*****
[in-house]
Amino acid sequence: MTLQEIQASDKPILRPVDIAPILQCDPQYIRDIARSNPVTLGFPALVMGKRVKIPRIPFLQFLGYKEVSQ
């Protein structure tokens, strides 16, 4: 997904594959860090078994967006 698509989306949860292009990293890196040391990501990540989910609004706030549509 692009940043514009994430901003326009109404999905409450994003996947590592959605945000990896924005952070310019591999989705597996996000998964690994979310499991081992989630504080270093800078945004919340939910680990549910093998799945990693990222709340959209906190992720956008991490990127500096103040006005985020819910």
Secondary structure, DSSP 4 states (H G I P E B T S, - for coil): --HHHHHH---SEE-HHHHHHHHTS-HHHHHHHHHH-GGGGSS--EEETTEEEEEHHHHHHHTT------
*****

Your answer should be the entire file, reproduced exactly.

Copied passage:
[in-house]
Amino acid sequence: MTLQEIQASDKPILRPVDIAPILQCDPQYIRDIARSNPVTLGFPALVMGKRVKIPRIPFLQFLGYKEVSQ
């Protein structure tokens, strides 16, 4: 997904594959860090078994967006 698509989306949860292009990293890196040391990501990540989910609004706030549509 692009940043514009994430901003326009109404999905409450994003996947590592959605945000990896924005952070310019591999989705597996996000998964690994979310499991081992989630504080270093800078945004919340939910680990549910093998799945990693990222709340959209906190992720956008991490990127500096103040006005985020819910």
Secondary structure, DSSP 4 states (H G I P E B T S, - for coil): --HHHHHH---SEE-HHHHHHHHTS-HHHHHHHHHH-GGGGSS--EEETTEEEEEHHHHHHHTT------